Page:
GDP growth rate: Former CEA Arvind Subramanian sticks to stand

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Updated: July 20, 2019 7:01:24 AM

Subramanian's latest assertions are made through a new paper titled ‘Validating India’s GDP Growth Estimates’ and a power-point presentation posted on NCAER website.

A senior official that FE spoke to sought to know if indeed the former CEA was sceptical about the high growth estimates during his tenure, what prompted him to forecast the 2017-18 GDP expansion at 6.75-7.5% in the economic survey (for 2016-17).

Former chief economic advisor Arvind Subramanian has defended his earlier analysis that India’s economic expansion has been overestimated between FY12 and FY17 by as much as 2.5 percentage points and indicated that he had flagged the ‘puzzle’ in the new GDP series data when they were first released in early 2015 and later in the second volume of the economic survey for 2016-17 (made public in August 2018).

In his new paper, Subramanian stuck to his earlier claim of over-estimation of the GDP growth and said no other country had recorded 7% growth over any five-year period since 1980, with India’s post-2011 combination of investment (3.2%) and export (3%) growth.
“Indeed, the median combination of investment and exports necessary to achieve 7% growth is 11.8% and 9.8%, respectively, more than three times India’s performance. So, historical evidence from other countries does cast doubt on the post-2011 GDP growth estimates,” he said.

Subramanian’s latest assertions are made through a new paper titled ‘Validating India’s GDP Growth Estimates’ and a power-point presentation posted on NCAER website.

Economic advisory council to the Prime Minister (EAC-PM) had earlier responded to the ex-CEA’s claims saying ‘these are certainly issues that Subramanian must certainly have raised while he was working as CEA’. On Friday, government officials questioned his fresh assertions as well.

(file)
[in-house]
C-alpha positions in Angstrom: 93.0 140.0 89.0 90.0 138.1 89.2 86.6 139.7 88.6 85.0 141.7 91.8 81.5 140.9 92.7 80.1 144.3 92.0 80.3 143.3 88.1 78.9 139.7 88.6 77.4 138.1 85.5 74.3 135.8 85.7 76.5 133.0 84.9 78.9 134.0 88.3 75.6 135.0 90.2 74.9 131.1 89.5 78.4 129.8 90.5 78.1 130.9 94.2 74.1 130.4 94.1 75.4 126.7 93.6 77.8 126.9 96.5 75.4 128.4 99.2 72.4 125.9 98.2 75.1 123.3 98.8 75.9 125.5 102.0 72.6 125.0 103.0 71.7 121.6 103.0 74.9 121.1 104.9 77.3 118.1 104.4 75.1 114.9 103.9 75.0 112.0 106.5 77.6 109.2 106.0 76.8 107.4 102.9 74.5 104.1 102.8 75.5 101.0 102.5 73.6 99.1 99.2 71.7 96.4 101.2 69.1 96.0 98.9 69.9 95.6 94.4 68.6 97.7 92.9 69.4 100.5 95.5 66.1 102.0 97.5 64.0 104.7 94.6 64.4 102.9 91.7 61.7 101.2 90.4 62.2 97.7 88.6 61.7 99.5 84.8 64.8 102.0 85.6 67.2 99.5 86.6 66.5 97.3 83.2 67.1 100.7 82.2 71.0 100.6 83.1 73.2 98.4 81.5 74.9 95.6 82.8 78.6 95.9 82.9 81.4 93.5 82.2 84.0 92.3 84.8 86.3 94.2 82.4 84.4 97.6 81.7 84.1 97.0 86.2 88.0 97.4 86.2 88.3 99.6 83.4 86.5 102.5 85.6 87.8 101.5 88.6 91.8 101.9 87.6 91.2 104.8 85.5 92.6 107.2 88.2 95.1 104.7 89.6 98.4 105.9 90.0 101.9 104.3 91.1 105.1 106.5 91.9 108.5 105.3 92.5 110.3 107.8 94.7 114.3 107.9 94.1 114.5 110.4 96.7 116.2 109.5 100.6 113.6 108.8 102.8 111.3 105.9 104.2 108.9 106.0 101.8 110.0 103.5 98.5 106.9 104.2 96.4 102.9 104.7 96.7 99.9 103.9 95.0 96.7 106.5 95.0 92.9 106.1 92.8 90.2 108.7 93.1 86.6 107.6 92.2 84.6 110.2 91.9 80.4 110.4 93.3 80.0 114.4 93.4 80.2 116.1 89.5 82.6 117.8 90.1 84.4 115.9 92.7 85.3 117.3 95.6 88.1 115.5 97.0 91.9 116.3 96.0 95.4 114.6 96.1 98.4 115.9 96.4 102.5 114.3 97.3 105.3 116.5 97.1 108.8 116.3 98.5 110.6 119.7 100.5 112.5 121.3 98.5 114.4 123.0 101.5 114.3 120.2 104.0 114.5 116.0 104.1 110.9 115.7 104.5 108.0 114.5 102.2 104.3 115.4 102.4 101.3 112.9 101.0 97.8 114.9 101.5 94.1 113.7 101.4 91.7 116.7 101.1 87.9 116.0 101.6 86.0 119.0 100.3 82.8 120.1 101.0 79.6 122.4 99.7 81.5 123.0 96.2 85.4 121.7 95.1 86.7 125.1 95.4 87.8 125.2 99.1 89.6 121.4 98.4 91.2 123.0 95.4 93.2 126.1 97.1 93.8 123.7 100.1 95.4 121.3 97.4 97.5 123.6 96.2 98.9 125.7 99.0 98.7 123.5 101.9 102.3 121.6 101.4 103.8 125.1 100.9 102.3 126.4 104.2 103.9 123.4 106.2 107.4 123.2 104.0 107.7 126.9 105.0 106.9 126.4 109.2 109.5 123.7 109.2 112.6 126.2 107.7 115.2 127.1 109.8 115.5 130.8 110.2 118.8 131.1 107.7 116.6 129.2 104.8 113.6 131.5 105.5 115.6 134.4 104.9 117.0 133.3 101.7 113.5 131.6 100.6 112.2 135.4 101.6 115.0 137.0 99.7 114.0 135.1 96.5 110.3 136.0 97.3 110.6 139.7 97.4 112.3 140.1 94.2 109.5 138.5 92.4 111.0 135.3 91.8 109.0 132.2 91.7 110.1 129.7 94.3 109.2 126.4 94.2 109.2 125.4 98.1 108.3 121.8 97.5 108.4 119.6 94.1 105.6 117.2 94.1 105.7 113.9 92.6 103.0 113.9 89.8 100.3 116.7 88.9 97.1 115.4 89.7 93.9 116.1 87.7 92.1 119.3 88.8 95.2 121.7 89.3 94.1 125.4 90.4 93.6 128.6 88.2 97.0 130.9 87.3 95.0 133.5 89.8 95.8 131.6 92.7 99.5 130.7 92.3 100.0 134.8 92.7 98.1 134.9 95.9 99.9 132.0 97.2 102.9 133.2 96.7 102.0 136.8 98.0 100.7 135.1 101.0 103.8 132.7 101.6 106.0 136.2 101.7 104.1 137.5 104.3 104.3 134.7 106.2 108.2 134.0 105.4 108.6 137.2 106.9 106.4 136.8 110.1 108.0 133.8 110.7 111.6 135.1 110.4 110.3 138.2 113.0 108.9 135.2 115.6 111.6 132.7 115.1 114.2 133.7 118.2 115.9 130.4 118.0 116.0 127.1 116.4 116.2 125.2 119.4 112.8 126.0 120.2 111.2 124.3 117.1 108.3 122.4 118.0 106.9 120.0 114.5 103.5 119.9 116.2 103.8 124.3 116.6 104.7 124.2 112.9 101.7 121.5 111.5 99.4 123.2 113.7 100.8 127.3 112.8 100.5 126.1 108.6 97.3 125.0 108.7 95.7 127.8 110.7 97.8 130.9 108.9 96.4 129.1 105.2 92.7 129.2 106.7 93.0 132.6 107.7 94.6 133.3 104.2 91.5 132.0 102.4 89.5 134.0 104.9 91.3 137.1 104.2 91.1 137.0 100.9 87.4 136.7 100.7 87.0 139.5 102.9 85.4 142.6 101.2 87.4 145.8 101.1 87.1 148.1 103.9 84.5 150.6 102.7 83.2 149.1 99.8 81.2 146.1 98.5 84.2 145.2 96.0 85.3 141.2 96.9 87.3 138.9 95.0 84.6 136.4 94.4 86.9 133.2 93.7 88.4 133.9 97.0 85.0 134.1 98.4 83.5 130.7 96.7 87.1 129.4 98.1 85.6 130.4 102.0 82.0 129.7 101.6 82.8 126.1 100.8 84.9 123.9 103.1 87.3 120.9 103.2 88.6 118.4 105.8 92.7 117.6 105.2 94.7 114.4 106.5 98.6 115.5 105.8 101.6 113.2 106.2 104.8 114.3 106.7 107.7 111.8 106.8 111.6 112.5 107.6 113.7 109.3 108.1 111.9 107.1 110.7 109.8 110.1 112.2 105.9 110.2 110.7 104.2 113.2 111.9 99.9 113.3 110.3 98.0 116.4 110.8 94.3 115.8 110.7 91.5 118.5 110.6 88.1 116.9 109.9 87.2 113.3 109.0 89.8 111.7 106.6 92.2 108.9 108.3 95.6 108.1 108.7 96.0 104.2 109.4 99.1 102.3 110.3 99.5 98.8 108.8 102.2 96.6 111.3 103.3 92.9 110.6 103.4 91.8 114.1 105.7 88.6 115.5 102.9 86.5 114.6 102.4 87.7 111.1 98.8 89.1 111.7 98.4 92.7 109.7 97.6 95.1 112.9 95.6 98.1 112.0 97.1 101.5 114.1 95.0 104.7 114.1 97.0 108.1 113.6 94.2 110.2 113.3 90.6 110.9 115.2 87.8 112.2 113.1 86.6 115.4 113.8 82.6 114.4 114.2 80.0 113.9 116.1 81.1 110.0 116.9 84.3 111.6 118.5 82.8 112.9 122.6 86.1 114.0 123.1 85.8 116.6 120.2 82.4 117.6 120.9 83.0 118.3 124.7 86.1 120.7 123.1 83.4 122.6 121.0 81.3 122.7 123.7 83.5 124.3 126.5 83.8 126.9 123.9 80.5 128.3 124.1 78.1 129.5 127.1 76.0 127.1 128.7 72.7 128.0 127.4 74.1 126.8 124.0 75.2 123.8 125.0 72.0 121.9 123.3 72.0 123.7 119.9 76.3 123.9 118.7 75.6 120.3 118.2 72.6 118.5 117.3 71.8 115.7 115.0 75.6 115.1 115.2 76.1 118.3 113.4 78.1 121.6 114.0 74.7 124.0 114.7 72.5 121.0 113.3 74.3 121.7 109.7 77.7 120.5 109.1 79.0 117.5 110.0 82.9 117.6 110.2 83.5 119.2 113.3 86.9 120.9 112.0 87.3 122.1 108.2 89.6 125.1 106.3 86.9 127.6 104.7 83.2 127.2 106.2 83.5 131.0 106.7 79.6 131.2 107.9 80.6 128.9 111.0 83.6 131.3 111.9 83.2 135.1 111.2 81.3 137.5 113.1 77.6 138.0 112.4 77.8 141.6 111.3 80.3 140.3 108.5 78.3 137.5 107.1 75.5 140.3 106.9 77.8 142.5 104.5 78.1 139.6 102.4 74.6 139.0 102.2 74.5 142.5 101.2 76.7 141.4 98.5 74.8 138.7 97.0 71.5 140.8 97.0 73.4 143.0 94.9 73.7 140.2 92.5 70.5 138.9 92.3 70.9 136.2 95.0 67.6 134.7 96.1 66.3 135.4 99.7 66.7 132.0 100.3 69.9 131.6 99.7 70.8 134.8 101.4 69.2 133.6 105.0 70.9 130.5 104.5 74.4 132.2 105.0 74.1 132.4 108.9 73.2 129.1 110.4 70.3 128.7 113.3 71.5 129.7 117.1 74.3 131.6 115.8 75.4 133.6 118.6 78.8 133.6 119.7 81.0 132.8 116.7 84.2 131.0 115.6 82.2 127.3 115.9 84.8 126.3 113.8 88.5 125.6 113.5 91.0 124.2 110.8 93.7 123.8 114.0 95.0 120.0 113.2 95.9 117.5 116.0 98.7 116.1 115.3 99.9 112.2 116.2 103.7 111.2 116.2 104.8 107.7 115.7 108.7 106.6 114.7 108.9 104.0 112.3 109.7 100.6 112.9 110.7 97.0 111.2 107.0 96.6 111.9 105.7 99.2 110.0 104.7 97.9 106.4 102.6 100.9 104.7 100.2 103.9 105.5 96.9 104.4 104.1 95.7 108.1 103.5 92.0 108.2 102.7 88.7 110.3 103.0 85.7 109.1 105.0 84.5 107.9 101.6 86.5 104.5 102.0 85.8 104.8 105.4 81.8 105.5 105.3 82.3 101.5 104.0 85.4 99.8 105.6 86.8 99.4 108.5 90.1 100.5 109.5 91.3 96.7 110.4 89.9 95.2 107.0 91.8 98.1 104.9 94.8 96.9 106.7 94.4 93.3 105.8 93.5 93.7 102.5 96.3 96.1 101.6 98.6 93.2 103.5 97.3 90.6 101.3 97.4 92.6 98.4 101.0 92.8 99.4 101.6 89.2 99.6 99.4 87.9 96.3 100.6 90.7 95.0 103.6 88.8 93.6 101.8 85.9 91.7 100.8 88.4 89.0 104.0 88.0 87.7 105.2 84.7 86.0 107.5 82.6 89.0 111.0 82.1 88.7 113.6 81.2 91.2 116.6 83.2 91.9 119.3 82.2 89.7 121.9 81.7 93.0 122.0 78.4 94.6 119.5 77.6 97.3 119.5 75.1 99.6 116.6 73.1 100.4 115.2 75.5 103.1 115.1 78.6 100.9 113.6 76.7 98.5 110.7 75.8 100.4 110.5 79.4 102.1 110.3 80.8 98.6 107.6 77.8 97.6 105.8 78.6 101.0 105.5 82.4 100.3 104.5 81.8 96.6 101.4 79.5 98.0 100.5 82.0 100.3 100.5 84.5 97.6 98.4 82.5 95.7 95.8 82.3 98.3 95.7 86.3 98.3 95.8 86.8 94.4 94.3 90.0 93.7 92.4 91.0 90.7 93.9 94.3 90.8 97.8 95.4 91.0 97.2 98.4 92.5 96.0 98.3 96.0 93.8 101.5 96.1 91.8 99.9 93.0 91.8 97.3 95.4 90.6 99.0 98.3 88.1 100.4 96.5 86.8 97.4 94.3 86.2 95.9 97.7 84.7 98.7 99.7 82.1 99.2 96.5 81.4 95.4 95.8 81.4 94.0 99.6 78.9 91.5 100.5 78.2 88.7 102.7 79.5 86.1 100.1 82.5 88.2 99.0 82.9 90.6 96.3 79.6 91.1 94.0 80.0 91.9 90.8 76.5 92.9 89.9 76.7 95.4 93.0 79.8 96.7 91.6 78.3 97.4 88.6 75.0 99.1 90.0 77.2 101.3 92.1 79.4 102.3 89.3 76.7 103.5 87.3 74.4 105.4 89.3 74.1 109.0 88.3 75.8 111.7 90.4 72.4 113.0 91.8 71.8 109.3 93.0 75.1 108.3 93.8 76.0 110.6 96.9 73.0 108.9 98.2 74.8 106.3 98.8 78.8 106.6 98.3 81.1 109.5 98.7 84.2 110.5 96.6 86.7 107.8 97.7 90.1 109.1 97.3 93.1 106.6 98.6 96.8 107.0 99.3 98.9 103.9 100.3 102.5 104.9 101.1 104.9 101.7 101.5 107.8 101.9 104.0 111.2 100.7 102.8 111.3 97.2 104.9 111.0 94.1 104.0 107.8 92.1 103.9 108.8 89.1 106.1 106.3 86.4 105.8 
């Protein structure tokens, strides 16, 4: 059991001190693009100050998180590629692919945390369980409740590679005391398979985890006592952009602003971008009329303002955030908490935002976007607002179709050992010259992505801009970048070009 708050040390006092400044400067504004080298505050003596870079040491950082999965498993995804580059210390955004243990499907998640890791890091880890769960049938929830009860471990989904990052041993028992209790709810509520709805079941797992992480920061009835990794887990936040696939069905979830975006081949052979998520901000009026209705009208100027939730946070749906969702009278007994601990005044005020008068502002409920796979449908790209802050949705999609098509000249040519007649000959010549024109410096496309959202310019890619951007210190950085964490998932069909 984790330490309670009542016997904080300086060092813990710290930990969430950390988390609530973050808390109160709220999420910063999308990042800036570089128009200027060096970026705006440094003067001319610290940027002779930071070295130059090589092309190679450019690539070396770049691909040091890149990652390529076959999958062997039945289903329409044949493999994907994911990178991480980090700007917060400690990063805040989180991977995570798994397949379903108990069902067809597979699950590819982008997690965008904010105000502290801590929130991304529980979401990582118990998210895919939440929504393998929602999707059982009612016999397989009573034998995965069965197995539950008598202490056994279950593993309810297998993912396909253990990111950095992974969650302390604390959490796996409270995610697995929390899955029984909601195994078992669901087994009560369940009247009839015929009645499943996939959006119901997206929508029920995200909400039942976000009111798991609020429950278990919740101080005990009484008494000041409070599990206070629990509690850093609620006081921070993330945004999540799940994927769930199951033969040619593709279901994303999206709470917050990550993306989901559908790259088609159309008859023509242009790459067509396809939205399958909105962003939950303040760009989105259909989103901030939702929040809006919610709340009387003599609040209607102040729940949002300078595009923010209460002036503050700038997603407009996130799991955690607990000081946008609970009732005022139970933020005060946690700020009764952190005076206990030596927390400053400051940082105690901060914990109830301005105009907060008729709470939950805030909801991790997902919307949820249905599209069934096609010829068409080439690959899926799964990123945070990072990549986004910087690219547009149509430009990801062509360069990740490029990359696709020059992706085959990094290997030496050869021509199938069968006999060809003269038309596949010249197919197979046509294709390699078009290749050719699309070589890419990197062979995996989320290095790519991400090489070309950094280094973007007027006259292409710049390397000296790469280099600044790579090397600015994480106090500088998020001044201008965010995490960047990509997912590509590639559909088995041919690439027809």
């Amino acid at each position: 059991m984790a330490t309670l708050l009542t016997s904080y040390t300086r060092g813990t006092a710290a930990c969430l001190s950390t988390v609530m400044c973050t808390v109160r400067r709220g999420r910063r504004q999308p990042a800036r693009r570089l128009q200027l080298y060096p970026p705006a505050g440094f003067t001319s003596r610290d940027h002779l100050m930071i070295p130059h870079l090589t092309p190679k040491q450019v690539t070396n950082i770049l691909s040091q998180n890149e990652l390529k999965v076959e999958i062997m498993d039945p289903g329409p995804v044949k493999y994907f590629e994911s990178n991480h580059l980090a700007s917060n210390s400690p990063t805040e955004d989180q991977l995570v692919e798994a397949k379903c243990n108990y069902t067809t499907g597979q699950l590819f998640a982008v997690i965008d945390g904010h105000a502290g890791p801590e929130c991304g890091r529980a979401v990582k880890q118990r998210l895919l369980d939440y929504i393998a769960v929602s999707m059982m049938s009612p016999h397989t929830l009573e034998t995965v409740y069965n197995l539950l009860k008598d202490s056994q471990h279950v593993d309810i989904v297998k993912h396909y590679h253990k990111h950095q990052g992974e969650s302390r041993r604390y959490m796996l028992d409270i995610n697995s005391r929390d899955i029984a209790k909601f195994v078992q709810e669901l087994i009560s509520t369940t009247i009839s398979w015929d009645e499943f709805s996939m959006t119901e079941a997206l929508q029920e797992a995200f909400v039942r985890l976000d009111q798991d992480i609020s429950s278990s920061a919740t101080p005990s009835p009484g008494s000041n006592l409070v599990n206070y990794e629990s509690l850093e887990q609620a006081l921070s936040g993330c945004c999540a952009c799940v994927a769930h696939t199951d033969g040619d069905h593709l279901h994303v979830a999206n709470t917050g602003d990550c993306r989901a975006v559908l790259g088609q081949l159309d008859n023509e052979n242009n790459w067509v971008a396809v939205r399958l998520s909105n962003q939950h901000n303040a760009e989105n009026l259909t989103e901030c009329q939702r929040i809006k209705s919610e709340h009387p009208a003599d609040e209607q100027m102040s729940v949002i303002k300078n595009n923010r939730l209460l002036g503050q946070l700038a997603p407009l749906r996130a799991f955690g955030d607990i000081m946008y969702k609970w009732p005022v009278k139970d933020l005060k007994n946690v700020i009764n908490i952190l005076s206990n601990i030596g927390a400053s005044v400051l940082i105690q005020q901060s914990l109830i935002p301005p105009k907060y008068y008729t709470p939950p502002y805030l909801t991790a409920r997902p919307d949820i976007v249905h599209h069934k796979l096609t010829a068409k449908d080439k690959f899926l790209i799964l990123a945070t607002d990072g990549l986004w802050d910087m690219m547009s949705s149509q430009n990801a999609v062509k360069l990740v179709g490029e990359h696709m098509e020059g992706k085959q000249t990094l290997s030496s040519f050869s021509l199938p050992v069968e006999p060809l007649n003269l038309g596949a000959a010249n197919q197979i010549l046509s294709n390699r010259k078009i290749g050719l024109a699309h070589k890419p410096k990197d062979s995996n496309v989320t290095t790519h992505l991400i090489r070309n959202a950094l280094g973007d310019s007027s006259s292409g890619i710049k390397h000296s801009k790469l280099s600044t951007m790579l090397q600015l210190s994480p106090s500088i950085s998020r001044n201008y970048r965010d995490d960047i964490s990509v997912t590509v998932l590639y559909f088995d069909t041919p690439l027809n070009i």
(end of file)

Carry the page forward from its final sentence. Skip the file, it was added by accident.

A senior official that FE spoke to sought to know if indeed the former CEA was sceptical about the high growth estimates during his tenure, what prompted him to forecast the 2017-18 GDP expansion at 6.75-7.5% in the economic survey (for 2016-17).
“In fact, the growth projections in various economic surveys after 2015 under Subramanian were never radically out of sync with what many other analysts or the relevant government departments had forecast. Also, data for the indicators that he has chosen now to question the growth estimates were available then as well,” he said.

Another official said Subramanian was not the only one (the then RBI governor Raghuram Rajan, too, had questioned the GDP data) who were initially ‘puzzled’ by the outcome of the change in the base year as well as methodology to compute national income in 2015. “It is quite natural that experts (especially from within the government) would have loads of questions whenever the methodology changes, and the Central Statistics Organisation also expected it. But their queries were thoroughly addressed subsequently and doubts cleared.”

In the new paper, Subramanian countered the contention of the EAC-PM that growth might not have declined since India’s tax-GDP ratio rose in the post-2011 period, saying real growth in direct taxes actually dropped from 14.3% pre-2011 period to 3.7% during post-2011 period. The EAC-PM, in its reply to Subramanian’s paper published in June, had said: “While selecting 17 indicators, the author chooses to overlook tax data….The author’s logic of not using tax data appears to be a convenient argument meant to avoid inconvenient conclusions based on hard facts.”

Subramanian, however, doesn’t seem to have countered the EAC-PM’s contention that in the 17 indicators that he chose to claim over-estimation of the economic growth in his first paper, the representation of the services and farm sectors that account for roughly 78% of the GDP is ‘as good as missing’.

On taxes, however, the former CEA said, “Another counter-argument is that growth could not have declined, since India’s tax-GDP ratio rose in the post-2011 period, from about 10% in 2011-12 to 11% in 2016-17. After all, revenue performance tends to be pro-cyclical, so rising revenue-GDP ratios tend to suggest surging growth.”

Much, however, cannot be inferred about GDP growth from indirect taxes as, after global oil prices fell, the government raised the excise duties on petroleum sharply, which increased revenues and hence the petroleum tax-GDP ratio by about 0.8 percentage points of GDP between 2011-12 and 2016-17, he added.

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